The Higher Ed Workplace Blog

Three Ways HR Can Impact the Student Employee Experience

student employmentIn an effort to better prepare students to enter the working world on solid footing, colleges and universities are placing greater emphasis on experiential learning — and at many institutions, student employment is a means to this end. But in order for students to gain skills and knowledge that are transferable to the world of work, the student employment experience must be a meaningful one.

In the article, “Transforming the Student Employment Experience at St. John’s University” in the current issue of CUPA-HR’s The Higher Education Workplace magazine, Lillian Dotolo of St. John’s human resources department explains how HR took the lead on improving the student employment experience at the university.

The approach was three-pronged — to shift the culture of student worker supervision to a proactive, coaching-based model; to engage departments campus-wide in creating more internal academic internships and job opportunities for students; and to implement a student worker recognition program as a means of both motivating student employees and honoring outstanding performance.

1) Equip Supervisors to Effectively Manage Student Workers
Writes Dotolo in the article, “Supervising student workers requires more than delegation — it requires mentoring, direct communication and ongoing guidance.” Unfortunately, many supervisors don’t get the opportunity to practice these skills on a regular and ongoing basis. To address that concern, St. John’s training and development team launched several training programs designed specifically for managers of student workers. The HR team also revised and relaunched its existing Supervisor’s Guide to Managing Student Workers.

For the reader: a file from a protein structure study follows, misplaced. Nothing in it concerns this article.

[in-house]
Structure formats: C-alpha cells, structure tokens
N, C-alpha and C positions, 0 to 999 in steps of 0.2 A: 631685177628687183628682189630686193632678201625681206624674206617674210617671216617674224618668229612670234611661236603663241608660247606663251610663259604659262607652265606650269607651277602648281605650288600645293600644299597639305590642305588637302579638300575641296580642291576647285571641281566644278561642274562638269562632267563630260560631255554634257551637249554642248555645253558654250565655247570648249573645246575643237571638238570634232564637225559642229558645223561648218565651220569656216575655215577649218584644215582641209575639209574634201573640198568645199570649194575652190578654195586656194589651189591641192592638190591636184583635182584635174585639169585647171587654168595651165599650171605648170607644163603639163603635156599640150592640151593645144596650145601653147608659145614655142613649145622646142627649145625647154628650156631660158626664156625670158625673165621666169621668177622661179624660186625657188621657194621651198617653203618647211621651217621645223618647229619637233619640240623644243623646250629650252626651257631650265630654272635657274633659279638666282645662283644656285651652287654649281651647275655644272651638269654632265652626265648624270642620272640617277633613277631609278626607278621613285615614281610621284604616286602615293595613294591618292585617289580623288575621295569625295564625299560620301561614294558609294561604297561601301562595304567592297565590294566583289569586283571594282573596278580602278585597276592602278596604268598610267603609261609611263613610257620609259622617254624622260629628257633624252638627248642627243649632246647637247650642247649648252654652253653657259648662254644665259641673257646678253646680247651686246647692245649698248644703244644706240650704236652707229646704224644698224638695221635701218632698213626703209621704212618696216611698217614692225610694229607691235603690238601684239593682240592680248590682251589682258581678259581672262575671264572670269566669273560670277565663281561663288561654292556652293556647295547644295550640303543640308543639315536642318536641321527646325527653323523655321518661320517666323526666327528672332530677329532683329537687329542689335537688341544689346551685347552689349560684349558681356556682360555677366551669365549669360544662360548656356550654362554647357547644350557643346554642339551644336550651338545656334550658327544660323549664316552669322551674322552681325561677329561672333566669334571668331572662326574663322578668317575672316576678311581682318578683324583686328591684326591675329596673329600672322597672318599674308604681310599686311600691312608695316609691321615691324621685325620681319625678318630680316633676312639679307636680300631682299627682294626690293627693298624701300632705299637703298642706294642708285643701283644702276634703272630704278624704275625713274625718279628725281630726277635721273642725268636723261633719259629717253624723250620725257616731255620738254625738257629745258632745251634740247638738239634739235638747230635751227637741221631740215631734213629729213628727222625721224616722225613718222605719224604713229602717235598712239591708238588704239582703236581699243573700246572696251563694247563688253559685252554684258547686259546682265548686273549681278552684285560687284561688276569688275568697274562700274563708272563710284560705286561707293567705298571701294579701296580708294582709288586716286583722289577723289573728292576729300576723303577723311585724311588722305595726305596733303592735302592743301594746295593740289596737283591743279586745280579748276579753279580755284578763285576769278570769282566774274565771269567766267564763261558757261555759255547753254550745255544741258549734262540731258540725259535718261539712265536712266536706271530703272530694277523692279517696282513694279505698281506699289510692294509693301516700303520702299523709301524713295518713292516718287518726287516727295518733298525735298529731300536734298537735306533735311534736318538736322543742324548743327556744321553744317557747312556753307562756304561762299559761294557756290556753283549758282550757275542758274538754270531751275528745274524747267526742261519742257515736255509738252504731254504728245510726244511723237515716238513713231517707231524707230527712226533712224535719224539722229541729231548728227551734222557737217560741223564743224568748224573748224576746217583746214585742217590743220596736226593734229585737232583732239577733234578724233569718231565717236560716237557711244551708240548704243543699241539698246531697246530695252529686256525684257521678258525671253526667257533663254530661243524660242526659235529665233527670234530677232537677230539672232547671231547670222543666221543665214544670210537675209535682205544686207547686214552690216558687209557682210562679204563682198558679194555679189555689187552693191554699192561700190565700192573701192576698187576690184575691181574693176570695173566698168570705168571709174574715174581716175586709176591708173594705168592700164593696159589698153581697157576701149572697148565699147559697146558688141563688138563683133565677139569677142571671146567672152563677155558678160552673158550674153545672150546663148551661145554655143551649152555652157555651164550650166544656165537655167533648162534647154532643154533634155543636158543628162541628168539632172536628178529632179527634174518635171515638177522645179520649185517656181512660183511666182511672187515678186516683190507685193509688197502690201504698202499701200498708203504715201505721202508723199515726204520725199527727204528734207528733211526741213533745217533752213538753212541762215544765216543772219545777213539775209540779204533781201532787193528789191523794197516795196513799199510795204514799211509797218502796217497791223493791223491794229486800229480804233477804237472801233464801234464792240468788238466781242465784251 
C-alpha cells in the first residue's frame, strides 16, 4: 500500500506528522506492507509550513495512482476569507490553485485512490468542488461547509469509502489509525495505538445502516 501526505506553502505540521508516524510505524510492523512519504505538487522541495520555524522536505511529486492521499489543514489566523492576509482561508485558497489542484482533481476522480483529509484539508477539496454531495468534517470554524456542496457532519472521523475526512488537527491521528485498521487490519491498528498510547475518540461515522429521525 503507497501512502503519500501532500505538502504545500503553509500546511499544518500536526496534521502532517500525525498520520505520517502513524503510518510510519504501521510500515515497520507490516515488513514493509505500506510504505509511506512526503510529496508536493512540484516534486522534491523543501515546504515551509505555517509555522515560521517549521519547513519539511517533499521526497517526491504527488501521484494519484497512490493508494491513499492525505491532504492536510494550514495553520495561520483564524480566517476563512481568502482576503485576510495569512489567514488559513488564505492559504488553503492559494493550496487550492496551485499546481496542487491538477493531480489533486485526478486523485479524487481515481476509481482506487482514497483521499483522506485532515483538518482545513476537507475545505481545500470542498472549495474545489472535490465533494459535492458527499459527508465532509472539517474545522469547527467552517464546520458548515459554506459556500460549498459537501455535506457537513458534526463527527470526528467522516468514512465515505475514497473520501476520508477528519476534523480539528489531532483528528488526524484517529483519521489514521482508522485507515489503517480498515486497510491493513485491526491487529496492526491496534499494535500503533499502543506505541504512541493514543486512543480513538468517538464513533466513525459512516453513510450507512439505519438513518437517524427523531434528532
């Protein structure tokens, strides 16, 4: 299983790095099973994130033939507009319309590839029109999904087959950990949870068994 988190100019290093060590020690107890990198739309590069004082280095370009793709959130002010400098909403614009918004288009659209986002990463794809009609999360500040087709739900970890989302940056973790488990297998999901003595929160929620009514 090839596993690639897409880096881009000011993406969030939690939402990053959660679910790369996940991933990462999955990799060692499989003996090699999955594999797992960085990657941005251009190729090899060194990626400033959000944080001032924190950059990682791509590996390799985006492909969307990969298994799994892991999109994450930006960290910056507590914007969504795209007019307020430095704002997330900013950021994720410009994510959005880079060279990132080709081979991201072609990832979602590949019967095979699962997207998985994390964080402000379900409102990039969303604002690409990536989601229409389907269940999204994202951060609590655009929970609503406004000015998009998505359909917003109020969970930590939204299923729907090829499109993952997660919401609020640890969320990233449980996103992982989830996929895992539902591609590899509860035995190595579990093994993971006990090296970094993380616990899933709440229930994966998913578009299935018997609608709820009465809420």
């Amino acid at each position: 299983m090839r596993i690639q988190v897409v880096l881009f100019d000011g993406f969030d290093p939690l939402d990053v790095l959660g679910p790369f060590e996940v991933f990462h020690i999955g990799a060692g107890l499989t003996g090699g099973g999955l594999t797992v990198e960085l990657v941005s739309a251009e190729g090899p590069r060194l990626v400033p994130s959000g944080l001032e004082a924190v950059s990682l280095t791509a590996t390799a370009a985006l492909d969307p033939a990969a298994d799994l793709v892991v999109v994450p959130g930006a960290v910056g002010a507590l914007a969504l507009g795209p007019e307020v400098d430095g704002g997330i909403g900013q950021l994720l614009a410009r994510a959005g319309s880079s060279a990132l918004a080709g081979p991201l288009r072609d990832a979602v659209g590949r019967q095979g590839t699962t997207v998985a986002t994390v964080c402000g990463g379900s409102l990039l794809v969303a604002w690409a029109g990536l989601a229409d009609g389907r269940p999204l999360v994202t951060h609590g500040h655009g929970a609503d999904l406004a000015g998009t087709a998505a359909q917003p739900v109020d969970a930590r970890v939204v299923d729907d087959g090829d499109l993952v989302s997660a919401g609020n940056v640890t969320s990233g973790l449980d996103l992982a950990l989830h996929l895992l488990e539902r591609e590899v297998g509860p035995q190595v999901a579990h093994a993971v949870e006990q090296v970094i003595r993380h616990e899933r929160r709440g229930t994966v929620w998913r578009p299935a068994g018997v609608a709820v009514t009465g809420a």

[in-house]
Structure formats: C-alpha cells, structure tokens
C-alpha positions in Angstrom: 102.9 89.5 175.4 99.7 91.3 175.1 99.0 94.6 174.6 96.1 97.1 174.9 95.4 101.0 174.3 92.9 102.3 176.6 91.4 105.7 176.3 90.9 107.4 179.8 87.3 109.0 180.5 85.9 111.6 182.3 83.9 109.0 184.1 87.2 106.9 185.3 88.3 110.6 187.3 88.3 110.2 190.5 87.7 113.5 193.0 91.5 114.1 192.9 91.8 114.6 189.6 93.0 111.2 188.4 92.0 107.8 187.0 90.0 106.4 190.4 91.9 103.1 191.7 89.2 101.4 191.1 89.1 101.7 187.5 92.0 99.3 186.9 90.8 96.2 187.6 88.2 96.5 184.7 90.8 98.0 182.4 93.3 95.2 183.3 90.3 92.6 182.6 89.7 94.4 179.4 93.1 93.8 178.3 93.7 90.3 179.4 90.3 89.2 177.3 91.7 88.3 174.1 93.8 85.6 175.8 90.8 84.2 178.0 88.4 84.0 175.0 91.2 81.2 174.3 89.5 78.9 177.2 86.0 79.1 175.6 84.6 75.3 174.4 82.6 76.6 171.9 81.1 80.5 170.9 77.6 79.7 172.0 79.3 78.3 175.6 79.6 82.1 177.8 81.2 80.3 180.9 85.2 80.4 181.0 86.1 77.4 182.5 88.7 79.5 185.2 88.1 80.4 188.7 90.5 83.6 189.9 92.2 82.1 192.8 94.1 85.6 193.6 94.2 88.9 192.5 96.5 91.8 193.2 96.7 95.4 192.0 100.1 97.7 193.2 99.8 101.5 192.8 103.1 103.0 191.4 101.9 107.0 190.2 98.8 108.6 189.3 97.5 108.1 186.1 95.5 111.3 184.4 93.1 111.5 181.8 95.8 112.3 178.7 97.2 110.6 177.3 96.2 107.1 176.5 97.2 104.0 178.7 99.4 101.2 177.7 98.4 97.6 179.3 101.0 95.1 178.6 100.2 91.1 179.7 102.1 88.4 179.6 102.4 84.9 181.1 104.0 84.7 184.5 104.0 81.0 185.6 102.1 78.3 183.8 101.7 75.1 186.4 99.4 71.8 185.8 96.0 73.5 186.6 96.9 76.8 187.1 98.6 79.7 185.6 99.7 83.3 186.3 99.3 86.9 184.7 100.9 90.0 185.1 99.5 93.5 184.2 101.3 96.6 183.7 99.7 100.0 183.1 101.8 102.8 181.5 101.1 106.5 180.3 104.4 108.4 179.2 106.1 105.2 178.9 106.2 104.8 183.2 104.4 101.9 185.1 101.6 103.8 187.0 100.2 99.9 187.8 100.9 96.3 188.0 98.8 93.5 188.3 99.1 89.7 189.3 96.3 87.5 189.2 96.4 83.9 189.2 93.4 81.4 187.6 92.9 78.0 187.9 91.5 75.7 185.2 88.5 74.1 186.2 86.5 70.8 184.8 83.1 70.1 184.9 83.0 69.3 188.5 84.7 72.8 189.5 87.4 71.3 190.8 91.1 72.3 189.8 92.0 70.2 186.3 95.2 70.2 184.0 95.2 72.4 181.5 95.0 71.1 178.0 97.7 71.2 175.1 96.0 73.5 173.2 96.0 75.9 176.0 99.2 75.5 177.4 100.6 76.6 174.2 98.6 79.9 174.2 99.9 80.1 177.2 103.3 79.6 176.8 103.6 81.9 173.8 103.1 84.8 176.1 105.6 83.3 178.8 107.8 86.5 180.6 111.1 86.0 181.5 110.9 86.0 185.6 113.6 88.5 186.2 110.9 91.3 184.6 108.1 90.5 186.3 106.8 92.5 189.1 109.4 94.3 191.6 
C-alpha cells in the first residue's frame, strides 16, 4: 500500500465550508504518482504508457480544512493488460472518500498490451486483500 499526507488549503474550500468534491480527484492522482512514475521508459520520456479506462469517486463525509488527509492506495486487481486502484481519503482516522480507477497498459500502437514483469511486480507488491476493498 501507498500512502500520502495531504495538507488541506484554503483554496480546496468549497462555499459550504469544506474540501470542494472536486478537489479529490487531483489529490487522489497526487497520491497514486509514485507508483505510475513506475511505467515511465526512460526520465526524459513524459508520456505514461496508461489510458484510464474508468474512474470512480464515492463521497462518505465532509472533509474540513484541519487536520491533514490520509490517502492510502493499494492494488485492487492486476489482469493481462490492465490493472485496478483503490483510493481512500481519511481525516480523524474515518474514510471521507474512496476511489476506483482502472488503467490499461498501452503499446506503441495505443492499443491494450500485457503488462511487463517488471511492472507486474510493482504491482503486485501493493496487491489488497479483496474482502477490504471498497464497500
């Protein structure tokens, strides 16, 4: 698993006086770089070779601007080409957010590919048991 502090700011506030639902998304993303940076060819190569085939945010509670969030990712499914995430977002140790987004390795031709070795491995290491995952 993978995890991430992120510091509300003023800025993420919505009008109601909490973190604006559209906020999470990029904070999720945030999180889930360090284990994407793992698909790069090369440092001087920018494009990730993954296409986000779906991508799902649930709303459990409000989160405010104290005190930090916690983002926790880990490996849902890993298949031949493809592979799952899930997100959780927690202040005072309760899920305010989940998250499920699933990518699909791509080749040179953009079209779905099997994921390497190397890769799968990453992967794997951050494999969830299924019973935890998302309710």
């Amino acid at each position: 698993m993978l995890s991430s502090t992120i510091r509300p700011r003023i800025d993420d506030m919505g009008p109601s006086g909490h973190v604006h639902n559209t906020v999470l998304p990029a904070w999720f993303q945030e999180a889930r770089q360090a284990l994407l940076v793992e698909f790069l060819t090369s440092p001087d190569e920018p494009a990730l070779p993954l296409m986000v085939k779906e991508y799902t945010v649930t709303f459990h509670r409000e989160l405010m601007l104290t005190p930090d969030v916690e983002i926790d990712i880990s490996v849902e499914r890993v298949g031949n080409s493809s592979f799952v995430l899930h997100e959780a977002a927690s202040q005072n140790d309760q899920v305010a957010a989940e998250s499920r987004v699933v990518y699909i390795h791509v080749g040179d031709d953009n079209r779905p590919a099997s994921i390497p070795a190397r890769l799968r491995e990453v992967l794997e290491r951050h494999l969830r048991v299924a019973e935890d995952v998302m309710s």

2) Create More Opportunities for Student Workers
In an effort to encourage departments to utilize student interns wherever they can feasibly do so, St. John’s HR team developed and distributed to internship coordinators across campus a how-to guide and presentation on how and why departments should host internships. The department also partners with career services and the office of community relations to host an annual on-campus student employment fair.

3) Recognize Student Workers Who Go Above and Beyond
This past academic year, HR introduced a new program (SHinE – Students Honored in Employment) to recognize outstanding student workers. Explains Dotolo, “SHinE aims to motivate student workers to take initiative and strive for excellence while reinforcing qualities that are important for success in any career.” Award recipients receive a recognition plaque, a $500 check and congratulatory letters from both the university president and the chief HR officer.

These three HR-led initiatives have shifted thinking as it relates to student employment at St. John’s. Says Dotolo, “Employees now regard work study as a key component of a student’s total experience, acknowledging that the university has a responsibility to provide not only quality academics but quality experiential learning as well. As more and more individuals across campus realize the attributes that student employees bring to the university as a whole as well as to their own teams and departments, more and more opportunities are being created for St. John’s students to gain valuable work experience on campus.”

Read more about how HR transformed student employment at St. John’s University, and check out the Student Workers toolkit in the CUPA-HR Knowledge Center for additional resources on employing students on campus.


The CUPA-HR national office will be closed July 4 in observance of Independence Day.